wedding night, her sister-in-law walked in as
she was sleeping with a guest.
PS: In the old days, if you married at 23
and it wasn't working, you would have just
sucked it up. There's no shame in [divorcing]
anymore. In London, it's much worse and
that's why I've always thought that it is so
nice for American girls, because in America
and particularly in New York, you can reinvent
yourself. You can be the lewd divorcée
one minute and the "it girl" the next minute.
You can transform yourself.
WL: The "husband hunters" you write about in
The Debutante Divorcée, do you run across a lot
PS: One husband hunter. Well, I can't remember
who she was, but I came across one girl and
someone said about her, "Oh, she only dates
people's husbands. She's not interested in a man
who isn't already taken."
WL: You give lots of little fashion tips, in places
to go shopping or have drinks around the world.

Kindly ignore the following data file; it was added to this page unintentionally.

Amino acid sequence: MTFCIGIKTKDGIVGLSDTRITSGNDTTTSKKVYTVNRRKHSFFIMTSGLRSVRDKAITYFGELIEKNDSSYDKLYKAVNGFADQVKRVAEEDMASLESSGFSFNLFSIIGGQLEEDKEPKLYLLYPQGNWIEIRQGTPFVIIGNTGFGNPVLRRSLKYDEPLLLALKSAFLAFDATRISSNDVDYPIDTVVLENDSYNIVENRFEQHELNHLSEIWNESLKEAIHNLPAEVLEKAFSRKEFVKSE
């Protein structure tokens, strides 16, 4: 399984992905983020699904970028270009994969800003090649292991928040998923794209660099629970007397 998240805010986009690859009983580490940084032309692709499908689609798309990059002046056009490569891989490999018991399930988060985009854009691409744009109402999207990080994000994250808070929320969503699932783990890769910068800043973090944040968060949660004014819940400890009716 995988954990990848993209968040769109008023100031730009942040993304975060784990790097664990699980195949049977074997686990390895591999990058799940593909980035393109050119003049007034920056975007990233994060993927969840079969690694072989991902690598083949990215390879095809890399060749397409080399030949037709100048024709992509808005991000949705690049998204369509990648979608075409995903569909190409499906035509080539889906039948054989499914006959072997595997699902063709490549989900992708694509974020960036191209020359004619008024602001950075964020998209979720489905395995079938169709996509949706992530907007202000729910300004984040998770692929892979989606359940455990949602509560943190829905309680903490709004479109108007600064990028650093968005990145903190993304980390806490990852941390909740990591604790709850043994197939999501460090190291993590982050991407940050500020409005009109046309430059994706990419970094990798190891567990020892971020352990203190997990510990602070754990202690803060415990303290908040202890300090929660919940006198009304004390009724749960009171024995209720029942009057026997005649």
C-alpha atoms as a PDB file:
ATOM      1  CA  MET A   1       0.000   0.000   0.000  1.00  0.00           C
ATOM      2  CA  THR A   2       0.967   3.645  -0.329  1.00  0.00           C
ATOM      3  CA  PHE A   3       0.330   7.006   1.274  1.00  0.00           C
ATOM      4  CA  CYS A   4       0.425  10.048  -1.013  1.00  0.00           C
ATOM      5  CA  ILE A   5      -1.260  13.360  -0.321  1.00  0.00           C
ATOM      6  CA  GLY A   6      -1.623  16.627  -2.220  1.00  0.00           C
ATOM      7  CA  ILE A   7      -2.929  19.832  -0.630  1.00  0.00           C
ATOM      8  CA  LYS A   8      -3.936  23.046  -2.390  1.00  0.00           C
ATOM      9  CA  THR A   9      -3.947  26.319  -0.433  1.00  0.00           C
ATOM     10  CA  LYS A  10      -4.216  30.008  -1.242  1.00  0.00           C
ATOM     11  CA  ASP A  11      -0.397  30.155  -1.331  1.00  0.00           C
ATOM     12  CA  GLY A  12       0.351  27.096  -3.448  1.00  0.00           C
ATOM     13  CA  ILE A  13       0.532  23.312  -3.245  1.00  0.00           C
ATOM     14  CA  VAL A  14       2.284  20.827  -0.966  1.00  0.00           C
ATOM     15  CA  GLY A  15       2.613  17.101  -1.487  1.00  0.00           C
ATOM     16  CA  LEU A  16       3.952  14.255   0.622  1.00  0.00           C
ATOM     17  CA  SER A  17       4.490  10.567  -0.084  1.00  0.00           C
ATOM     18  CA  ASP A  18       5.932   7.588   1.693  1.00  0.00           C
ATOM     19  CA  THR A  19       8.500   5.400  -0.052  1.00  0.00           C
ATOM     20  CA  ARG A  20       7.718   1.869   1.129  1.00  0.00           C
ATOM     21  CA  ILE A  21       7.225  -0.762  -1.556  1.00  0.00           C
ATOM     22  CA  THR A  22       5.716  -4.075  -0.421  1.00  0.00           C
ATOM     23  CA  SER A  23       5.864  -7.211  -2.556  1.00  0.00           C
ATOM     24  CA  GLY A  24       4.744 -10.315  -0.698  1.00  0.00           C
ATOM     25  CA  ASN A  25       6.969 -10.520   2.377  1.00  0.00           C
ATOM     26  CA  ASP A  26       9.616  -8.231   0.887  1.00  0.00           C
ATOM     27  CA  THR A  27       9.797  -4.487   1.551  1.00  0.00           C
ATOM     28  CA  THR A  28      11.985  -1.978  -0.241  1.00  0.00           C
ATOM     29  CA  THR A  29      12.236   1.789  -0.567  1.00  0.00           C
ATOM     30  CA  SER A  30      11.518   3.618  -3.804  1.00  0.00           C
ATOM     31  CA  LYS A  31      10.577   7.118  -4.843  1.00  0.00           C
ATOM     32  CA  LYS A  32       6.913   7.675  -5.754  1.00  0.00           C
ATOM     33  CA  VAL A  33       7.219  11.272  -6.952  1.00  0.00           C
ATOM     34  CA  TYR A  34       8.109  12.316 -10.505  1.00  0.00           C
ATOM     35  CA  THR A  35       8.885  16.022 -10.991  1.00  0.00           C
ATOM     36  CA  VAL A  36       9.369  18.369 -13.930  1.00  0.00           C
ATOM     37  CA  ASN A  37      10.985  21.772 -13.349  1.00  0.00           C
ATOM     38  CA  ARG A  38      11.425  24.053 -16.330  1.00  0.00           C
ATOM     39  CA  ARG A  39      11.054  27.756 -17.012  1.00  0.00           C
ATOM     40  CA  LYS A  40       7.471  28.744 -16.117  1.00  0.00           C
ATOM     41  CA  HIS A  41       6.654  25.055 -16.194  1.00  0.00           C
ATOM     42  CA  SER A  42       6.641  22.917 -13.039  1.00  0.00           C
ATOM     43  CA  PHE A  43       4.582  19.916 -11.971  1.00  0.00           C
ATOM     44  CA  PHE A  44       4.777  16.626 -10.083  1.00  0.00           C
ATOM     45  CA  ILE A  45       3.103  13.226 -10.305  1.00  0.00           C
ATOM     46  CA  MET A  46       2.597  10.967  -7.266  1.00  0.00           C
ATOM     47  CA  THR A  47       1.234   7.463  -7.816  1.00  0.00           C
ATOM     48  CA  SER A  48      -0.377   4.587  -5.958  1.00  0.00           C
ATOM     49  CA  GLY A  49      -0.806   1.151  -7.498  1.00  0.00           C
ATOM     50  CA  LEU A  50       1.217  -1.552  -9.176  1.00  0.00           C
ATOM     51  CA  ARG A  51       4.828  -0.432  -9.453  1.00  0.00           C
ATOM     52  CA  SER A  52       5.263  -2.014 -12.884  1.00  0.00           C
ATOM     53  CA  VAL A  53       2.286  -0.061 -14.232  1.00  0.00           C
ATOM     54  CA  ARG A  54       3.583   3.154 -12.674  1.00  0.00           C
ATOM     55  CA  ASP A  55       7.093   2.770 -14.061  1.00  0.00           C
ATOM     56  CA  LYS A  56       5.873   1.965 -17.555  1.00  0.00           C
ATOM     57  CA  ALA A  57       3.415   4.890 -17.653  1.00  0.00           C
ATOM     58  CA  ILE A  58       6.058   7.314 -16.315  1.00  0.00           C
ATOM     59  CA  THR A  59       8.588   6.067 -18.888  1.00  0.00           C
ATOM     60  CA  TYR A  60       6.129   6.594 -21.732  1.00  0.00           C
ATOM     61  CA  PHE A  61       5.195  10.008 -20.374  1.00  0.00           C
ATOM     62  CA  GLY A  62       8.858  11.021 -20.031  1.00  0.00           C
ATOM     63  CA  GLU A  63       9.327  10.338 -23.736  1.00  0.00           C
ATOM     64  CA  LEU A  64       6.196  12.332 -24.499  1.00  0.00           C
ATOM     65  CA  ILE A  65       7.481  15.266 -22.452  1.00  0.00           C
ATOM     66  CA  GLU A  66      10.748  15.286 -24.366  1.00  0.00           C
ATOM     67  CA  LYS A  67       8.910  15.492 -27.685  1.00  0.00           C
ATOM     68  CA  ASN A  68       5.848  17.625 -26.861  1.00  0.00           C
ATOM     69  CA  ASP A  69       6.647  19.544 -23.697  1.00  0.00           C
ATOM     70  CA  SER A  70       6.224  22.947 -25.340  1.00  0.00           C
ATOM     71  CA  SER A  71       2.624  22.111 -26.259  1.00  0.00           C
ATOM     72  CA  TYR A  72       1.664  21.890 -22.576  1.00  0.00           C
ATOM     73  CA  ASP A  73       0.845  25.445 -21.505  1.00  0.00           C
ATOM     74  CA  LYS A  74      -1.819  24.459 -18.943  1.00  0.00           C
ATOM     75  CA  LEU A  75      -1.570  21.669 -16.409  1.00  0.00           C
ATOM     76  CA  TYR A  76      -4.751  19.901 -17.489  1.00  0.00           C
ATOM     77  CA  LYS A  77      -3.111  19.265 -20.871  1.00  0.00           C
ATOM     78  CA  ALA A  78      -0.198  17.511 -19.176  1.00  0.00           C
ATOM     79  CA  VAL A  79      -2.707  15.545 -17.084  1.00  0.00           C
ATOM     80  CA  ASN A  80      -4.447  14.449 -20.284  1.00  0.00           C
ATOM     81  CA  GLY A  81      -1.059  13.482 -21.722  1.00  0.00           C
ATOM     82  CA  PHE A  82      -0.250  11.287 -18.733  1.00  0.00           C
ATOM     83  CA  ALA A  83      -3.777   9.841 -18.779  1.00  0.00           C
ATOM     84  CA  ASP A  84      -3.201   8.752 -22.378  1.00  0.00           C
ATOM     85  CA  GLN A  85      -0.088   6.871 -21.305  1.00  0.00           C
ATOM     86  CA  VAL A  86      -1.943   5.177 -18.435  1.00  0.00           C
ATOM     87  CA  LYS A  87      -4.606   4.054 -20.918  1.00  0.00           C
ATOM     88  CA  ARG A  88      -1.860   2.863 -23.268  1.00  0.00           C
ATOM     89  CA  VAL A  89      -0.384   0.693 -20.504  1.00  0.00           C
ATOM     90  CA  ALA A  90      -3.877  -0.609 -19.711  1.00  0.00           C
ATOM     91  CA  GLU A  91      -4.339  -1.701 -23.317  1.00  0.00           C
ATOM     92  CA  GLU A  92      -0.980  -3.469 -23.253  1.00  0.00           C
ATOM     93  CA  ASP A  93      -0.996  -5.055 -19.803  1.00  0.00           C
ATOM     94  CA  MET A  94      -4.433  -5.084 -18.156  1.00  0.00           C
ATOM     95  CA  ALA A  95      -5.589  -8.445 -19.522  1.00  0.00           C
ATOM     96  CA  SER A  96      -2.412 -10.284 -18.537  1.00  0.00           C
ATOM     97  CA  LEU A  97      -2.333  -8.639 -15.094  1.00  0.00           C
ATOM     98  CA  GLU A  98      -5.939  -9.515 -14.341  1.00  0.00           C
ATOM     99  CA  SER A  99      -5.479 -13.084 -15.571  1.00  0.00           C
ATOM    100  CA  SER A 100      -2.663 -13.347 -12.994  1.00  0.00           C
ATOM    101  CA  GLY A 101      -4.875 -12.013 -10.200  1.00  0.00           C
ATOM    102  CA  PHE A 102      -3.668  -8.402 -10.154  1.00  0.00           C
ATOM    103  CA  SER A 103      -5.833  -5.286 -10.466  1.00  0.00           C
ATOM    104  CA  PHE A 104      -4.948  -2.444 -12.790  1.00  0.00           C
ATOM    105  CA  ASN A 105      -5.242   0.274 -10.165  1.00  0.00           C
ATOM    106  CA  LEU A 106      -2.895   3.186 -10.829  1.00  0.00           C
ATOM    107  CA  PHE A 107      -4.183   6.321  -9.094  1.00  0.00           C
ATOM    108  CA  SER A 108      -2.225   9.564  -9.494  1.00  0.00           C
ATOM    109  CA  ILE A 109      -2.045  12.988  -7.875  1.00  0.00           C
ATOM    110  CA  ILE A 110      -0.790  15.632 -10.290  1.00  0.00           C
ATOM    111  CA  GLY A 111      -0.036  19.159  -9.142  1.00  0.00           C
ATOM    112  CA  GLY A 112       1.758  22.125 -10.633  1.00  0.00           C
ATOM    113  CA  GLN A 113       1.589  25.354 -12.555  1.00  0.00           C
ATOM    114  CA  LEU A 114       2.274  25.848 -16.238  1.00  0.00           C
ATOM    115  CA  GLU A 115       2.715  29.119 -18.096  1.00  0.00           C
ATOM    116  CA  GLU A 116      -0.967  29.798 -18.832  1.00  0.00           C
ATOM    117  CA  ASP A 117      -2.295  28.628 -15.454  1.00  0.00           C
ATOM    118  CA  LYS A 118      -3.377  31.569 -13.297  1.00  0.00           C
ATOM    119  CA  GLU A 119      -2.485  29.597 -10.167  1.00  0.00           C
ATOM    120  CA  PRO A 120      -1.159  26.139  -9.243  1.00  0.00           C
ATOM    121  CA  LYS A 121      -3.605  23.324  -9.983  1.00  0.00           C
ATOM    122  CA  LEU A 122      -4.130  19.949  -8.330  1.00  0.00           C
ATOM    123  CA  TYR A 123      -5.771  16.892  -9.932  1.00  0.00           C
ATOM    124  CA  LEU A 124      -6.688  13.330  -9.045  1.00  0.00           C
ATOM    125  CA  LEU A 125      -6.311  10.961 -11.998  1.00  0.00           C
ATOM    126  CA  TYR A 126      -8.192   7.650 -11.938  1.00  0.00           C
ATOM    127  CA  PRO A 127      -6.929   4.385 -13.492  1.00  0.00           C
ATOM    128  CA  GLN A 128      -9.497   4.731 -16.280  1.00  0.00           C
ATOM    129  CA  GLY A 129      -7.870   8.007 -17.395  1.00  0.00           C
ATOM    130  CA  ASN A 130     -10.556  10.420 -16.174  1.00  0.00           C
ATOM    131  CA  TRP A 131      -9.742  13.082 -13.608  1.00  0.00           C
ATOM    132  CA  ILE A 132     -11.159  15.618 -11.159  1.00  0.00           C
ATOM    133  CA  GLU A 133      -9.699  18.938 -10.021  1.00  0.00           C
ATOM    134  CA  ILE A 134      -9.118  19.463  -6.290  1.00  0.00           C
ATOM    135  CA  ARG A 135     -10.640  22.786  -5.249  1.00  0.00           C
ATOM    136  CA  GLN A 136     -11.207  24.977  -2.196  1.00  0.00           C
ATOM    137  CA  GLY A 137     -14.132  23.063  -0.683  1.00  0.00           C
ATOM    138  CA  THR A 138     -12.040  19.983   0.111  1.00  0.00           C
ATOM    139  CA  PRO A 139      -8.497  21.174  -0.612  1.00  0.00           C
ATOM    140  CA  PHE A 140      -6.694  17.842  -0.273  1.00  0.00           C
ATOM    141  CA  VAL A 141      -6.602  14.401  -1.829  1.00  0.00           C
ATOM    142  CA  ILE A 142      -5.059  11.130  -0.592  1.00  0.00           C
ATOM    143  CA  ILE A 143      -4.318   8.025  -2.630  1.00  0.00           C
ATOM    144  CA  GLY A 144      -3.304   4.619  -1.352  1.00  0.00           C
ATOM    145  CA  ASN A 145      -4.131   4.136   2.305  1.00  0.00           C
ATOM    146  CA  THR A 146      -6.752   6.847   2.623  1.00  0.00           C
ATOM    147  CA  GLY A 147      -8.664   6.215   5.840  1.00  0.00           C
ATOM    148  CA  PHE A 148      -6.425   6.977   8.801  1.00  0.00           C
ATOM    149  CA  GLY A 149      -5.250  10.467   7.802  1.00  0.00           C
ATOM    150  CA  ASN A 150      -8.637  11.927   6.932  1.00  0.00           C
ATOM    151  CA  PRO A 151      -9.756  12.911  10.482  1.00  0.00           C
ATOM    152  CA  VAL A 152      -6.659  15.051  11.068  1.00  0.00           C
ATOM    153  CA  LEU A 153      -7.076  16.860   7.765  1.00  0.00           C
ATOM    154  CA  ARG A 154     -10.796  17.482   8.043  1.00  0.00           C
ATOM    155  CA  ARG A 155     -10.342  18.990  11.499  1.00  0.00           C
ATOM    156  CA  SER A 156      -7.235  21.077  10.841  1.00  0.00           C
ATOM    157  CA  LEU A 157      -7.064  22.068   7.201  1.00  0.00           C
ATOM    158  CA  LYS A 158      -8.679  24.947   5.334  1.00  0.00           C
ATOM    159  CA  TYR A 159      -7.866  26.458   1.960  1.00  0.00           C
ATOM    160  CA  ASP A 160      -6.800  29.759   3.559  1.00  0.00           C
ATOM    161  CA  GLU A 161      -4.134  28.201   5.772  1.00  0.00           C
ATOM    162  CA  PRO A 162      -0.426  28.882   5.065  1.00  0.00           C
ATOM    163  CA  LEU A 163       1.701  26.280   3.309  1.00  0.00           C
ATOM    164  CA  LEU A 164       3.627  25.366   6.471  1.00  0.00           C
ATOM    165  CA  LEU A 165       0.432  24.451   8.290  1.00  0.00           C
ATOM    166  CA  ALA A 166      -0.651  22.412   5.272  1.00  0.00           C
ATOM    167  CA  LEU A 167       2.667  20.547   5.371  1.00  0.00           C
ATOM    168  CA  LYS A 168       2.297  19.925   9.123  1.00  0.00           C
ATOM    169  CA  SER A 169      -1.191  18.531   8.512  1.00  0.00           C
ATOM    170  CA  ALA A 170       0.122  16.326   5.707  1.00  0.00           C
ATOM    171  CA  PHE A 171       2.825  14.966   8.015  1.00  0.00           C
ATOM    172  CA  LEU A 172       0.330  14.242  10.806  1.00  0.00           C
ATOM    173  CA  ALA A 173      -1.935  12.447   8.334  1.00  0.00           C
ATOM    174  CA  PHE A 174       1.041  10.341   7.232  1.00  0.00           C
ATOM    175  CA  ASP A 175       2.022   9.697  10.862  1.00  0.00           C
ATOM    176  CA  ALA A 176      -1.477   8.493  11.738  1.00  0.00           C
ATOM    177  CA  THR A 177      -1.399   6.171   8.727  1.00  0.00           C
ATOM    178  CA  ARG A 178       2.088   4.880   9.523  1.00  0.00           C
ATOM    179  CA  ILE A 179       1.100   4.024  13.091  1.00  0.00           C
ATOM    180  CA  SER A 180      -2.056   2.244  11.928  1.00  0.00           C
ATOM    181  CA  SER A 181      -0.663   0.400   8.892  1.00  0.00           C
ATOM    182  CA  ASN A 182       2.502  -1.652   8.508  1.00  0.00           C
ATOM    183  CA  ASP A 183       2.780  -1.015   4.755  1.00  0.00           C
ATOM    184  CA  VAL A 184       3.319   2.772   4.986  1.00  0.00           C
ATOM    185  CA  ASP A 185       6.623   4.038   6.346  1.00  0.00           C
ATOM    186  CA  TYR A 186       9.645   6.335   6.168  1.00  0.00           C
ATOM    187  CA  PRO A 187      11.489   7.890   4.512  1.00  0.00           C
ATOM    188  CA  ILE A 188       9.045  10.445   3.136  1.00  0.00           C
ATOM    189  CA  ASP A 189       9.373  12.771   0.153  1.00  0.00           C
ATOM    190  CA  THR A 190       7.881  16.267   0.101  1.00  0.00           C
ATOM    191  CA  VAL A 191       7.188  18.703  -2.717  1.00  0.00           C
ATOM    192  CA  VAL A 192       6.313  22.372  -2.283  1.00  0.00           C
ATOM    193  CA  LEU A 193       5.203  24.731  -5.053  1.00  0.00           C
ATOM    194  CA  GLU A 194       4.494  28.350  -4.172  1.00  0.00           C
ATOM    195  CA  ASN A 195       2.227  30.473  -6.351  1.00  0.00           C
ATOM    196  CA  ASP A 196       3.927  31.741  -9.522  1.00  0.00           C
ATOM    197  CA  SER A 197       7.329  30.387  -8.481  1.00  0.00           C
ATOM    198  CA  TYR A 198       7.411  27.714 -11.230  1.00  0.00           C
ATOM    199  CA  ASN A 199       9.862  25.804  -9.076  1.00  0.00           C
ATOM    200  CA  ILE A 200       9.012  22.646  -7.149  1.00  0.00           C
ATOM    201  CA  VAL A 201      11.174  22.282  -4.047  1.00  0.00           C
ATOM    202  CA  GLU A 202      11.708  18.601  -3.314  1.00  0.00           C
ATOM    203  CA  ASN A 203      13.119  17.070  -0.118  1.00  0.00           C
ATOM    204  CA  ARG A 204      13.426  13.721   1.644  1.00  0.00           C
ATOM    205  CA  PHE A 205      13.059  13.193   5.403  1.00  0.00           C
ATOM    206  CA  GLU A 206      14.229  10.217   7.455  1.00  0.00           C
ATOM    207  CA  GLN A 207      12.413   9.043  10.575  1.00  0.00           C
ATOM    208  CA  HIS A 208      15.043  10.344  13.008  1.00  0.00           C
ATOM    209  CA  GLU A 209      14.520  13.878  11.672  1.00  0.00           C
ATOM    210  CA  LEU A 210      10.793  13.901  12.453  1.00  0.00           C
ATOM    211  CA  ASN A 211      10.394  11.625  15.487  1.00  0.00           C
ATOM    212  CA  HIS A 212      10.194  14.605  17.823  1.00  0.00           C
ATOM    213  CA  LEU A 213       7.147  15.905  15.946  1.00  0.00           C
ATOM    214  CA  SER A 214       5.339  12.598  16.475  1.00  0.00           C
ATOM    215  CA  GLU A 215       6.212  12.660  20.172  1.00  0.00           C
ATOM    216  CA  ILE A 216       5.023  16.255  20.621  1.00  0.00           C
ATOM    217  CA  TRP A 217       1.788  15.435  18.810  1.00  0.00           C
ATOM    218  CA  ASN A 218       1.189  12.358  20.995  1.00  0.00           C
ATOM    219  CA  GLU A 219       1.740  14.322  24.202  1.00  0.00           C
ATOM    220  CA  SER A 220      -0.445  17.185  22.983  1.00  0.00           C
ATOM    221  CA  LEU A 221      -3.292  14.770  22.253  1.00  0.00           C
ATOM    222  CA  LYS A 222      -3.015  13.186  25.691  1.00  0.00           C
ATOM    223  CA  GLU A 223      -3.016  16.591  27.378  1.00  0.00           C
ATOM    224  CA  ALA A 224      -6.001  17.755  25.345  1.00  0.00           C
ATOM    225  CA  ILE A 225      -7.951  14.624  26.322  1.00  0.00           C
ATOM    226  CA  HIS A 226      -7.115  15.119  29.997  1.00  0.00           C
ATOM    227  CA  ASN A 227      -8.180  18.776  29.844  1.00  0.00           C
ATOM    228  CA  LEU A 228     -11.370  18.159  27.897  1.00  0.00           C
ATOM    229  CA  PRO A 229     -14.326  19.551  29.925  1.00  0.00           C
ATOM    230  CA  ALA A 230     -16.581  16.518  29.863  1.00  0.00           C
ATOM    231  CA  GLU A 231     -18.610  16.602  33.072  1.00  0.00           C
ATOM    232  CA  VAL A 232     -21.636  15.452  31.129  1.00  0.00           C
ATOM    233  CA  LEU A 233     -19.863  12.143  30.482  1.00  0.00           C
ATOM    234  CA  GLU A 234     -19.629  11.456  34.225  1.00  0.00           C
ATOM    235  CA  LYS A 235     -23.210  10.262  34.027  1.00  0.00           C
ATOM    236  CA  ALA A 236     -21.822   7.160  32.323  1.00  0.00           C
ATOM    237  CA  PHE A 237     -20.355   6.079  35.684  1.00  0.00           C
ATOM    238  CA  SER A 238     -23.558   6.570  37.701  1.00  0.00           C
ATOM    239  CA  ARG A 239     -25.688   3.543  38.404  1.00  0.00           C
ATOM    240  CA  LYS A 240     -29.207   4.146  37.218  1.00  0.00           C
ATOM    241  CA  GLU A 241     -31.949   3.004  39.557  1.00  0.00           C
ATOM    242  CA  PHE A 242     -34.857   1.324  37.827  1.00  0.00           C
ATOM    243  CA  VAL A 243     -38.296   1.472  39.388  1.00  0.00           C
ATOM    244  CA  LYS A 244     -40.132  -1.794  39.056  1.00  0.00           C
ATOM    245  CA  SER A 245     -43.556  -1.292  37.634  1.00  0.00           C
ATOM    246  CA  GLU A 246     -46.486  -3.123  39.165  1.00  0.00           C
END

In addition, there are some wonderful details
and astute social observations in this book.
PS: I think in a way I am different than most of
the other girl novelists who are out there right
now. I'm definitely coming at it from a Vogue
angle, if you know what I mean. I've always
been able to make a fashion detail turn into a
WL: What makes someone fun and interesting
in New York? In Washington, people are very
worldly, active and interested in actually doing
something for other people.
PS: Even the odd characters who don't have a
job, they are always doing something - raising
money for charity, or they've seen every
Broadway play, they're very up on everything.
The thing is you can't get away in New York
with being a dumb blonde.
WL: Have you ever tried the illegal vitamin drip
that you write about?
PS: I was feeling run down and my friend said
to me, "Oh you've got to get the illegal vitamin
drip." I went and the nutritionist put a Japanese
concoction drip into my arm. The weird thing
is that it does make you feel much better, but
it's probably dangerous. I mentioned him in
the book and he's very cool - he's like Warren